Former Pro Wrestler Arrested After Wife’s Death

“Billy Jack” Haynes, a former wrestling sensation who participated in the World Wrestling Federation during the 1980s, now known as World Wrestling Entertainment since 2002, has been taken into custody in relation to the alleged killing of his spouse.

During the late morning of Thursday, February 8th, Portland law enforcement responded to a residence owned by Haynes after receiving reports of a shooting. Authorities were informed that the shooter was still inside and unwilling to surrender. Following a two-hour standoff, a SWAT team from the area successfully entered the premises and apprehended Haynes, aged 70. Upon searching the house, they discovered the lifeless body of his wife, Janette Becraft, aged 85, who appeared to have sustained gunshot injuries.

Haynes was transported to a hospital due to a medical issue that was not disclosed, according to authorities, and they clarified it had no connection to the murder or his engagement with law enforcement. It’s expected that he will stay in the hospital for a few days before being transferred to jail, at which point the charges against him will be disclosed.

Brelynn Matthieu, a neighbor of Haynes and Becraft, revealed that she had a close relationship with the couple. She had been assisting Becraft during Haynes’s hospitalization for a rib injury sustained in a fall. Matthieu explained that Becraft was dealing with dementia.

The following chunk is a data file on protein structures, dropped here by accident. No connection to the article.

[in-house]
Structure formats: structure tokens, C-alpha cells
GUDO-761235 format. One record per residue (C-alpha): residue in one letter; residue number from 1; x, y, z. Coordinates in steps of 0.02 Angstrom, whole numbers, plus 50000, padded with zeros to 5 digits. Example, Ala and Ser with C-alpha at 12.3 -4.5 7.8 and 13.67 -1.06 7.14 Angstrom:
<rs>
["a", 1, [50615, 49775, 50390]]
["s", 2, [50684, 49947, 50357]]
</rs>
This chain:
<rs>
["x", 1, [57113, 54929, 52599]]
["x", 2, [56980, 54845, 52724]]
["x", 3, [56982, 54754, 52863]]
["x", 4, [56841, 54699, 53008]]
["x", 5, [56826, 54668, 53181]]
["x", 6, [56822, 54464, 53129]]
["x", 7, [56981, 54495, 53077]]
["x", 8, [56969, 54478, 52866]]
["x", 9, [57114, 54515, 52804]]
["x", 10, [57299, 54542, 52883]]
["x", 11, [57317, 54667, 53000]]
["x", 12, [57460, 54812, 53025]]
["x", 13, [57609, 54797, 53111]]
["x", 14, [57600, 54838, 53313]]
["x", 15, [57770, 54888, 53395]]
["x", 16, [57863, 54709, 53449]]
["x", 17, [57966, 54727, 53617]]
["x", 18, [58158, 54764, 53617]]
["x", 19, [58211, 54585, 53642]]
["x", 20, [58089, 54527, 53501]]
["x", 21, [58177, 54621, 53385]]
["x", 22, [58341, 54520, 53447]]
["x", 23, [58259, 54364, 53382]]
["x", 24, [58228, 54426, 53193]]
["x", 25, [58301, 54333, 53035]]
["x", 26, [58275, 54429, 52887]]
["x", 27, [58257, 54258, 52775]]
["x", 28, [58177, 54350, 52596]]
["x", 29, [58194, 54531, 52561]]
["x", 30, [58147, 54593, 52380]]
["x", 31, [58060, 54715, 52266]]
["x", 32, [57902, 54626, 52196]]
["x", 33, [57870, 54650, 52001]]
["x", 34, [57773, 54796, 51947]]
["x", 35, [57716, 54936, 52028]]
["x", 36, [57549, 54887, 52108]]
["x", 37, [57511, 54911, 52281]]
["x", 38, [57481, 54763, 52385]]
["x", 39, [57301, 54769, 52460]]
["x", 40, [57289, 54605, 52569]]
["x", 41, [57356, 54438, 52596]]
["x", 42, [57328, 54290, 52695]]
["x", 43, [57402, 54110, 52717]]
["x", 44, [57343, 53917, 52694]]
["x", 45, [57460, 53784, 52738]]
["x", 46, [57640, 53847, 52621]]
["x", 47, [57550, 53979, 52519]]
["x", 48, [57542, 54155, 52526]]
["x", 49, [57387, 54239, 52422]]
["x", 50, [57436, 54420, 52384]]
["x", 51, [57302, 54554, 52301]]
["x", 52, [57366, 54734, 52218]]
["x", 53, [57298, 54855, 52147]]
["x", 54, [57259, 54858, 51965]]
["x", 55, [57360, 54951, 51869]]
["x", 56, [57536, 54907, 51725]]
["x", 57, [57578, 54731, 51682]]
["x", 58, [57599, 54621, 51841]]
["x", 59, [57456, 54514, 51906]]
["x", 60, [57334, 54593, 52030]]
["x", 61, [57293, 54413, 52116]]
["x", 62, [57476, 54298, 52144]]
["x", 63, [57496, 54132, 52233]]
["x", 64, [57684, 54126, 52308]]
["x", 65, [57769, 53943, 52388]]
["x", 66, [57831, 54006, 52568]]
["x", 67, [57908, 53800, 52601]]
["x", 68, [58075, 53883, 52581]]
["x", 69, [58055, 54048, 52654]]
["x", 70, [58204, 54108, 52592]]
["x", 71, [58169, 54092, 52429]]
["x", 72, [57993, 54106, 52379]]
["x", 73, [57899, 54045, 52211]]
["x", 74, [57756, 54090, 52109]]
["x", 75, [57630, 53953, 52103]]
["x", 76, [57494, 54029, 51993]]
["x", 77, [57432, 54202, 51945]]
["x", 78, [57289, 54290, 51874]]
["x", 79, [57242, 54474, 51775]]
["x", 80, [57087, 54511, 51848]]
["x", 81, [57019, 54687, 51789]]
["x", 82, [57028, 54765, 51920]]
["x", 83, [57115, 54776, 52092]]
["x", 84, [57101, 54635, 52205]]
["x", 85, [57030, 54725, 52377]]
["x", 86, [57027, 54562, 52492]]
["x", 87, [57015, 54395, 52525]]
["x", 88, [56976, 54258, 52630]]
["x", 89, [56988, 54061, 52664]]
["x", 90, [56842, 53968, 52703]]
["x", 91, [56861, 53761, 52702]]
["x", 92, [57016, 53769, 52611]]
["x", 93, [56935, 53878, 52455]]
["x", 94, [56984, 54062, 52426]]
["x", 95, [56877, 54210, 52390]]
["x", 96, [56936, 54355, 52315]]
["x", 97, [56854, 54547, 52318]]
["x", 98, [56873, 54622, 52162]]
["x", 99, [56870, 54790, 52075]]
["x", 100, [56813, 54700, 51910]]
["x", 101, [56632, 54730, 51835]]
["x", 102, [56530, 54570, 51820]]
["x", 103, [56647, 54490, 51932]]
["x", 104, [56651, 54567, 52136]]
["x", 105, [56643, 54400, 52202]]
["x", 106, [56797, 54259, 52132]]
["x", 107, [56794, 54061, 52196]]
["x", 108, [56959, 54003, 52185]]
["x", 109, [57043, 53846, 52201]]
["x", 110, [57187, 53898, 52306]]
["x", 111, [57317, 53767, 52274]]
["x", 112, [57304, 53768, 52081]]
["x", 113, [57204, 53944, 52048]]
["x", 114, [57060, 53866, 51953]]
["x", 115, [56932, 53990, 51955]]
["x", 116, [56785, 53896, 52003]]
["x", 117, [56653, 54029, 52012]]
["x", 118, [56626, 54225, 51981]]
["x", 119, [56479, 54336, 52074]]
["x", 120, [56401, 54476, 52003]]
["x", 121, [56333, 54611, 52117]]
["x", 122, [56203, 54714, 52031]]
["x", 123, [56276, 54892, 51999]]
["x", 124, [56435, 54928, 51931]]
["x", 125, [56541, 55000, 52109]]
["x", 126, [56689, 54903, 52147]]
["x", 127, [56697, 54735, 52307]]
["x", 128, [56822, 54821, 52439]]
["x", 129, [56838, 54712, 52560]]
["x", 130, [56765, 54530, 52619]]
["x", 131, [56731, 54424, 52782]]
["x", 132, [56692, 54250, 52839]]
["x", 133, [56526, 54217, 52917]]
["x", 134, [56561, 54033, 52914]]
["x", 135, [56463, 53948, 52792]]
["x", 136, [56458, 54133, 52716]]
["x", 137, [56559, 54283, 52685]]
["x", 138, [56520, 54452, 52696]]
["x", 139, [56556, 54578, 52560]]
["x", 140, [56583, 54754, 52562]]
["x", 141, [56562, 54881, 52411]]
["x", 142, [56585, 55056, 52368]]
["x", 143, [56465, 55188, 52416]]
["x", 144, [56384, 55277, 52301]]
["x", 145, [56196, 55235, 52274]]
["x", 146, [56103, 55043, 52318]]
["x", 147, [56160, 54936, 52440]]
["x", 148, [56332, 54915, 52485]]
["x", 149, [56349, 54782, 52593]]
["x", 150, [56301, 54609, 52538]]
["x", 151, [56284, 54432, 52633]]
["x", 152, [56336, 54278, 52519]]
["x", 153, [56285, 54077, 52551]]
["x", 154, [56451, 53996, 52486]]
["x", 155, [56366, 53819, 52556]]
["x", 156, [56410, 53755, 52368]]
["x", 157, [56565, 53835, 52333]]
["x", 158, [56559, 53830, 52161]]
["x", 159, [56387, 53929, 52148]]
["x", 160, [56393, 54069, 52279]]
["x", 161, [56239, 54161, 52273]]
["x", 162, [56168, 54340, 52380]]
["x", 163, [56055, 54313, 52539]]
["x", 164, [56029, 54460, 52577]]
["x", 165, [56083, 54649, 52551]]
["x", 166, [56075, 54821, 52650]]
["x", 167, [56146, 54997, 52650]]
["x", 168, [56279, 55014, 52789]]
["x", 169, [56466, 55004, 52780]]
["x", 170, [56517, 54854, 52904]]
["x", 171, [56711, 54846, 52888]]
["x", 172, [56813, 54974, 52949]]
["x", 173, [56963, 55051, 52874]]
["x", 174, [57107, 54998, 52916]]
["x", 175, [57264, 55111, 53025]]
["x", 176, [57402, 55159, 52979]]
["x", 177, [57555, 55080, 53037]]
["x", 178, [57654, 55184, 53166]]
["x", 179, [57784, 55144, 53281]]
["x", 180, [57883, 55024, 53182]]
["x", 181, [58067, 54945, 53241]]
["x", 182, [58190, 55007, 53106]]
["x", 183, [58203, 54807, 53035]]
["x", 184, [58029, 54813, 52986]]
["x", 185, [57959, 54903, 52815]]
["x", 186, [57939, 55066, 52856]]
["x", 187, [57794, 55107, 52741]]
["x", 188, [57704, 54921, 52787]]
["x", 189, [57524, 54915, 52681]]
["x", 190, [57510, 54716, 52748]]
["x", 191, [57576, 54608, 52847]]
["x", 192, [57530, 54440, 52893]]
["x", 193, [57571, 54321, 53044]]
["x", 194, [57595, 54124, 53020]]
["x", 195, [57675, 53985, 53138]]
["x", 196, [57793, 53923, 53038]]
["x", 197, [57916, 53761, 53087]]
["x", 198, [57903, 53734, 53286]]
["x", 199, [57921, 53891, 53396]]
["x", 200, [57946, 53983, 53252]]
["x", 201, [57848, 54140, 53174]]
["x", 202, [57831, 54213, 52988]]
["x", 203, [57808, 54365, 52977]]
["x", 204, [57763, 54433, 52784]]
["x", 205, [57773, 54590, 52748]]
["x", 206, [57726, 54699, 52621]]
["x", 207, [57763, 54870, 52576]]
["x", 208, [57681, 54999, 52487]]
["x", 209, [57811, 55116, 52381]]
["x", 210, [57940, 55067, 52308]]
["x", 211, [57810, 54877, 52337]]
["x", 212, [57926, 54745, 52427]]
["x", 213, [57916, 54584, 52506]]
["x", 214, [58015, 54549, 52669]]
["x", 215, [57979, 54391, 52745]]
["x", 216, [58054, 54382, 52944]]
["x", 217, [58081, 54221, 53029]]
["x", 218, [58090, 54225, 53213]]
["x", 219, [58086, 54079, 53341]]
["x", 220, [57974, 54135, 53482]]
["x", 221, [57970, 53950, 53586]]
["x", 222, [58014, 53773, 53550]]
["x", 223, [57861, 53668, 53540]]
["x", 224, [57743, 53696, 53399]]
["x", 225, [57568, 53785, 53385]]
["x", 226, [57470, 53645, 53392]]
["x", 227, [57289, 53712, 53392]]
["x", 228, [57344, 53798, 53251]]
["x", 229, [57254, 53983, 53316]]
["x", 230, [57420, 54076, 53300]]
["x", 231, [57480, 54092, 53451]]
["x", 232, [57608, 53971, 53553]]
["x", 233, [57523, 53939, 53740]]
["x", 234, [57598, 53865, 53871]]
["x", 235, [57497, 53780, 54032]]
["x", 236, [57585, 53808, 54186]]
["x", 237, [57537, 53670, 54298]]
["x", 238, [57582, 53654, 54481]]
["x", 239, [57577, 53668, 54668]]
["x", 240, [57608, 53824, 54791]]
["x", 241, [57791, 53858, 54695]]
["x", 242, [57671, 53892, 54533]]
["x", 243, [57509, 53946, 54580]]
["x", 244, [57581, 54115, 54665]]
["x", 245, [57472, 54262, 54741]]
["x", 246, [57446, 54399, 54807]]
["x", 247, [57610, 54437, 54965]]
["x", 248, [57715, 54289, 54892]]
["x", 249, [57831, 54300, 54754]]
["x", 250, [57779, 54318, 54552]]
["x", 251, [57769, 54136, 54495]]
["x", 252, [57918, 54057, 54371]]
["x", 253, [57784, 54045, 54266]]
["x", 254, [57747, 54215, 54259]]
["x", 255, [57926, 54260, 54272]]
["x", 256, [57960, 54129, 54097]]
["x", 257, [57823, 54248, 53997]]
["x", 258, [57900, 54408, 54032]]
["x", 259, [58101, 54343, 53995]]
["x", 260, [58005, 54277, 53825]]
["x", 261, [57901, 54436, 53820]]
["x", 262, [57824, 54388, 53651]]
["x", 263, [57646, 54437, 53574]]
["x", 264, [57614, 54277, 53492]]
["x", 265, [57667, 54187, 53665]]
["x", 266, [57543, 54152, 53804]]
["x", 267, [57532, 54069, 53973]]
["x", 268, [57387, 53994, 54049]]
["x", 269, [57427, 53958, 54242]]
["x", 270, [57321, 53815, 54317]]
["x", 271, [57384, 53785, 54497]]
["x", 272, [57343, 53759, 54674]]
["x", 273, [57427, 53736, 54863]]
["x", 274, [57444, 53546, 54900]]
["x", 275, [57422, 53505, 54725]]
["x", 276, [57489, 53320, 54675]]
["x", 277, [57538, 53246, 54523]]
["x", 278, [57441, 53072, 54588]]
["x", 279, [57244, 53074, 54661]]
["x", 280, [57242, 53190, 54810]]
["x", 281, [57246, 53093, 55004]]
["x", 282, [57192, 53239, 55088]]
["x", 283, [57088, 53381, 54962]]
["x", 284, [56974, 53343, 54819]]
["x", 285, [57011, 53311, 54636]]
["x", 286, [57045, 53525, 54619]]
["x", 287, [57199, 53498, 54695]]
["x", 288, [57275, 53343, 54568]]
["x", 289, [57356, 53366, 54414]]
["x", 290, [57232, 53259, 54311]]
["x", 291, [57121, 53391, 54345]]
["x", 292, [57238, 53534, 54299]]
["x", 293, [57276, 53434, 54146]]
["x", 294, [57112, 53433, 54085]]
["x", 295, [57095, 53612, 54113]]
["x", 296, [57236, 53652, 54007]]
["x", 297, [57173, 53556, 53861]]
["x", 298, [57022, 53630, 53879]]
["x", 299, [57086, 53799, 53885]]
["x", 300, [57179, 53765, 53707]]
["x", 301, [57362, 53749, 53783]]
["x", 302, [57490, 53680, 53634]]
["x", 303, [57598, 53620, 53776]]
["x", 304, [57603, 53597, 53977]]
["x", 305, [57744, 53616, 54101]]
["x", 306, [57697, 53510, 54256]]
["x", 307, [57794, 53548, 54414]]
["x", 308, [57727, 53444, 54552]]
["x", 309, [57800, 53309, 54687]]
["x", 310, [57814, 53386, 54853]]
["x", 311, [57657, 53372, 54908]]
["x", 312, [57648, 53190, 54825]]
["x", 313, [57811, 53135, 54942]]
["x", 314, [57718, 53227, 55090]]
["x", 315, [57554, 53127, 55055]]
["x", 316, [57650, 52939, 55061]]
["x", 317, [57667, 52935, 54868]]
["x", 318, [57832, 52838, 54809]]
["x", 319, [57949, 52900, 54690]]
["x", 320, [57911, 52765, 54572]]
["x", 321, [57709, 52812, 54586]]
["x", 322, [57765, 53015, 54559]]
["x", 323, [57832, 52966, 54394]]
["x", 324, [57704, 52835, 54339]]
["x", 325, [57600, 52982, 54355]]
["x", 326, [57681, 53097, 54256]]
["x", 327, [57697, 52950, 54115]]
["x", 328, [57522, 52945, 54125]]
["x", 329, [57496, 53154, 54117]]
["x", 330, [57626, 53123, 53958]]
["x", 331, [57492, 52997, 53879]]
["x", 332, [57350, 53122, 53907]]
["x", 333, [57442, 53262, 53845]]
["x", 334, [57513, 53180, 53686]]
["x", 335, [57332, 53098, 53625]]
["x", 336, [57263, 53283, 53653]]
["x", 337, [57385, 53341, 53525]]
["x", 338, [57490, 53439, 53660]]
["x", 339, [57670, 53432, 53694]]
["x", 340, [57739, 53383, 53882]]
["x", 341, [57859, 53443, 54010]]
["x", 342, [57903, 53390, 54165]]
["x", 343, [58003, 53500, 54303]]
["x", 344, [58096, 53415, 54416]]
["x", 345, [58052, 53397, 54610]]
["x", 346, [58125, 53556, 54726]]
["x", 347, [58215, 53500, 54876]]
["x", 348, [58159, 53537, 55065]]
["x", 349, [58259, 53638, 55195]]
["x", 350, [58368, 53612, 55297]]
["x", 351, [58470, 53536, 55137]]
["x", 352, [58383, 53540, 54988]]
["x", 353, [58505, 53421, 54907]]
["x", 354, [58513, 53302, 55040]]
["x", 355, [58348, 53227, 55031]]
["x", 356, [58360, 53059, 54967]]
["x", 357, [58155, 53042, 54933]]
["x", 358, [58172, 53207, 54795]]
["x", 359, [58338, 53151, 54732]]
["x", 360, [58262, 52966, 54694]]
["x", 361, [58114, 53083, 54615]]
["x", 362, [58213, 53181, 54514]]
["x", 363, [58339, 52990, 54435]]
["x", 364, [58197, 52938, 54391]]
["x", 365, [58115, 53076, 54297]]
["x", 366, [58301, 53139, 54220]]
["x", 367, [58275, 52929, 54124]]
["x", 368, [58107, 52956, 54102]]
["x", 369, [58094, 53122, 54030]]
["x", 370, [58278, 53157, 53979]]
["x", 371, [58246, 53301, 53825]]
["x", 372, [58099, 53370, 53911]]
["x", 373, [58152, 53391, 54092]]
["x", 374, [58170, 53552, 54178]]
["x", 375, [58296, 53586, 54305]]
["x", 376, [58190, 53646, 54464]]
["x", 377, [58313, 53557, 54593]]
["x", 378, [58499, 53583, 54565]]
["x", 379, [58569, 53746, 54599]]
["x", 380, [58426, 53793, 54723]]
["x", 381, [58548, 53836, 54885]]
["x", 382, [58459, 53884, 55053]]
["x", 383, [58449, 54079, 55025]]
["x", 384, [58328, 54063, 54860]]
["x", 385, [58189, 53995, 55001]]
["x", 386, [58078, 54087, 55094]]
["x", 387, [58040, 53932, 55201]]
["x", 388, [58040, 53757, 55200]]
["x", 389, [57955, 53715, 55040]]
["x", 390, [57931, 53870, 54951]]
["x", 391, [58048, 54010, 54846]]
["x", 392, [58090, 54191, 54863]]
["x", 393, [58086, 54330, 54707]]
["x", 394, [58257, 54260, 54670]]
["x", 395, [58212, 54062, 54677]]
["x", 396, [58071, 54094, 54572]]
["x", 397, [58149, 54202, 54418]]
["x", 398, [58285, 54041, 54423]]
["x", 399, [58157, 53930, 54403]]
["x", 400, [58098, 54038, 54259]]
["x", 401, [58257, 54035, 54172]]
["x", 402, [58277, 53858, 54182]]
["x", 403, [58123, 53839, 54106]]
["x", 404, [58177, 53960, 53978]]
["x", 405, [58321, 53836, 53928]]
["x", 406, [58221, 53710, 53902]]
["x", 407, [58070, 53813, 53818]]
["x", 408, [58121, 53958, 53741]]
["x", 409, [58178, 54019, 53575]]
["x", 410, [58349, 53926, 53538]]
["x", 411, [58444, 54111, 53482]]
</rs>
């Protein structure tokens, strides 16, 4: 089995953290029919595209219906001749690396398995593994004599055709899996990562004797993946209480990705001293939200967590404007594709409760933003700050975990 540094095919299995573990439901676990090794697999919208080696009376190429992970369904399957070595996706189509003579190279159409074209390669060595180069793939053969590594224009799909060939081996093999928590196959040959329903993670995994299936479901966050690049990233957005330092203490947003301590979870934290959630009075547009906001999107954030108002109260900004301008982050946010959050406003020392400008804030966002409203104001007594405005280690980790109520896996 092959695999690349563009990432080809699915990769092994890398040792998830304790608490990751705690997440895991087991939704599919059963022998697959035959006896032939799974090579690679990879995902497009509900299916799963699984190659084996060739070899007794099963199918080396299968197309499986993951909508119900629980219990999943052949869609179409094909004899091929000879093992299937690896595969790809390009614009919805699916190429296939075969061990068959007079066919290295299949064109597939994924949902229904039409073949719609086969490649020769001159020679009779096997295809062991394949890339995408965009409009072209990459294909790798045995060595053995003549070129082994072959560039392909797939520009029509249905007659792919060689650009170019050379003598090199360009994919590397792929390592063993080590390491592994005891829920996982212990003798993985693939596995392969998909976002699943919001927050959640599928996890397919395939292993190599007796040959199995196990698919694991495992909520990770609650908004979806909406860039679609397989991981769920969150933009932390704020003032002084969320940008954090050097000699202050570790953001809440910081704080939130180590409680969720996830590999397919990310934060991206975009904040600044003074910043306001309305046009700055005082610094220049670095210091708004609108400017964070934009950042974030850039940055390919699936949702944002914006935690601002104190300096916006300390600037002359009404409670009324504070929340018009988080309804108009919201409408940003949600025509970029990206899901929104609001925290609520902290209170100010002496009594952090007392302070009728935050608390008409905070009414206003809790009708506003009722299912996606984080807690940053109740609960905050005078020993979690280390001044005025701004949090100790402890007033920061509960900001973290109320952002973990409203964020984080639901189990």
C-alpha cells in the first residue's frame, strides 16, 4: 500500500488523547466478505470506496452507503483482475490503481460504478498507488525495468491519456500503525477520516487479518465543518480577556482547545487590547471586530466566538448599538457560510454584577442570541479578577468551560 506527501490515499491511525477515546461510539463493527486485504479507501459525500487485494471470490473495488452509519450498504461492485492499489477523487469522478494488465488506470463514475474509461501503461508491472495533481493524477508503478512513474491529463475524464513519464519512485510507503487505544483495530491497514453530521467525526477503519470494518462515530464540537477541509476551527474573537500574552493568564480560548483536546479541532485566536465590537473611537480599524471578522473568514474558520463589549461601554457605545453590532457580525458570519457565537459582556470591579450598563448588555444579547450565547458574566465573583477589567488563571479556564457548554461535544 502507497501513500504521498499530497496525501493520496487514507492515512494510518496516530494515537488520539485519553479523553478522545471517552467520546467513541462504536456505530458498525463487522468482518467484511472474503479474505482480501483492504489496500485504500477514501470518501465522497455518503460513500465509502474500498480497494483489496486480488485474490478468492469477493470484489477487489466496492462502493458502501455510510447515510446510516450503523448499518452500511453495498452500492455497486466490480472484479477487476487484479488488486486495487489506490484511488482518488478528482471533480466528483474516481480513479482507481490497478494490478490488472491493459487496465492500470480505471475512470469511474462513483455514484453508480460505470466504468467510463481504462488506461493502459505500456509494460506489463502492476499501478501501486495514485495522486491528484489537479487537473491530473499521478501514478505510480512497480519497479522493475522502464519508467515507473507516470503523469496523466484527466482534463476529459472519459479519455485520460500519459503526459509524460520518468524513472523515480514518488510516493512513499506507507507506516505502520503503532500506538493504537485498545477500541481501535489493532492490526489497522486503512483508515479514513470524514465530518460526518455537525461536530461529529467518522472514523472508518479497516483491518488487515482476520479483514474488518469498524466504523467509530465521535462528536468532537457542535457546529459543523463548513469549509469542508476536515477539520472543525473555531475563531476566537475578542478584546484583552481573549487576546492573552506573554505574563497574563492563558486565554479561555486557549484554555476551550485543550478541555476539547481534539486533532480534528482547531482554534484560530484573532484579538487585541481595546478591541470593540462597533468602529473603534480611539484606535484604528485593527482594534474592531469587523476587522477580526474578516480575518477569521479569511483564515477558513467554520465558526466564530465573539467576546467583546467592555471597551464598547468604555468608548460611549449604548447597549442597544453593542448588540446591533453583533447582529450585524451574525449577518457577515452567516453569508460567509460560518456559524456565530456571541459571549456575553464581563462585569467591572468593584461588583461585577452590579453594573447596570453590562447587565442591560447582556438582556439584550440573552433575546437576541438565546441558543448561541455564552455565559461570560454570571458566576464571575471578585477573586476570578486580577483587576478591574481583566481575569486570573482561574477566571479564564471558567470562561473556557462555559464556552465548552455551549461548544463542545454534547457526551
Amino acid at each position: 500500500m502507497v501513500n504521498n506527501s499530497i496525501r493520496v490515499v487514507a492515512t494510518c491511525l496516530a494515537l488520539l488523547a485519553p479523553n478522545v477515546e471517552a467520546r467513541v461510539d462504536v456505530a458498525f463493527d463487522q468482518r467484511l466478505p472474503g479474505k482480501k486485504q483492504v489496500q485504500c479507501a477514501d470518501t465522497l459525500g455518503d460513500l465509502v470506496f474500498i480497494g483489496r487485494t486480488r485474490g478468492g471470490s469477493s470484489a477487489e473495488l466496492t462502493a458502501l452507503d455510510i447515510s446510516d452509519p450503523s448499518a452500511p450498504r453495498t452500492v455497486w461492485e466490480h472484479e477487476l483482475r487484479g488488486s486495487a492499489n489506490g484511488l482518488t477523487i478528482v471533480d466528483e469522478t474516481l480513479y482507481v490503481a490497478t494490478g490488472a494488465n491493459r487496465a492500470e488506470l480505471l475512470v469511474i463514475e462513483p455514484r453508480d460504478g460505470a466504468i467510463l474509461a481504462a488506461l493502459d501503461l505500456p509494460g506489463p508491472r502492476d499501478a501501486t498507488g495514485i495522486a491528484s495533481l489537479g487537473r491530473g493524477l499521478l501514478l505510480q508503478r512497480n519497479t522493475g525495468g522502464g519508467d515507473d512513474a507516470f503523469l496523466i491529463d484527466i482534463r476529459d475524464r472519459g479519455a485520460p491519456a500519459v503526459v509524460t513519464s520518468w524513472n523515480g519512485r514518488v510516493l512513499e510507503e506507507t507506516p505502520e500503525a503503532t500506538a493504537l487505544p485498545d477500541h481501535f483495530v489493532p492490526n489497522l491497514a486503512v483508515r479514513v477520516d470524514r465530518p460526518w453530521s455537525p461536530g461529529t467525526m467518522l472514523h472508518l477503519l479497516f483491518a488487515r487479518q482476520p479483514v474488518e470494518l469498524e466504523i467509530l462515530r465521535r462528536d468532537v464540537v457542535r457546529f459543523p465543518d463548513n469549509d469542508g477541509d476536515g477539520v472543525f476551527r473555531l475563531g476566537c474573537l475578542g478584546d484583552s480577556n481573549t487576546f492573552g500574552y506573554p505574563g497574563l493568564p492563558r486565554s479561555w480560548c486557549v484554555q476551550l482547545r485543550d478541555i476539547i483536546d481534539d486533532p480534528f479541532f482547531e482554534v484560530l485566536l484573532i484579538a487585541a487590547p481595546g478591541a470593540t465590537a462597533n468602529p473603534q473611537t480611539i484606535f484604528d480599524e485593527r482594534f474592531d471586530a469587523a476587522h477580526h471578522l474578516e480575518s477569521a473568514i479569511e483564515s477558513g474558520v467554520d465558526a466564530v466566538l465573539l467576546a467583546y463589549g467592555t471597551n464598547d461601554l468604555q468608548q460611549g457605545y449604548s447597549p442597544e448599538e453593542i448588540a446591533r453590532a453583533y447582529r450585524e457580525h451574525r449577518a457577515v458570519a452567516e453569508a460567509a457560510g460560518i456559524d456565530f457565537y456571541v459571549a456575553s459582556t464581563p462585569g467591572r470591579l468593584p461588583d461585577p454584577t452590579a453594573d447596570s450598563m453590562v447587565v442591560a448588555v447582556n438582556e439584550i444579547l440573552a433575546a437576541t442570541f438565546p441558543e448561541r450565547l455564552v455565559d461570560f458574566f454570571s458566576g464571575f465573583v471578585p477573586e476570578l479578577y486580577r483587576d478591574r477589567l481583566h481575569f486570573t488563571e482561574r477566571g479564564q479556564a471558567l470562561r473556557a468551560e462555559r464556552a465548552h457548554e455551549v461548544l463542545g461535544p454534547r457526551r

William Albert Haynes Jr., known by his ring name “Billy Jack” Haynes, entered the wrestling scene in 1986, where he encountered renowned figures such as “Macho Man” Randy Savage and Ric Flair. He notably participated in Wrestlemania III held in Detroit in 1987.

Regrettably, this incident isn’t the initial instance where a well-known wrestler has been accused of killing his spouse. Back in 2007, WWE wrestler Chris Benoit reportedly took the lives of his wife Nancy and their 7-year-old son Daniel before taking his own life.

In 2016, Haynes joined a collective lawsuit against the WWE, alleging that the company had withheld information regarding research on the traumatic brain injuries sustained by wrestlers and had prevented them from seeking medical assistance while concealing their injuries.




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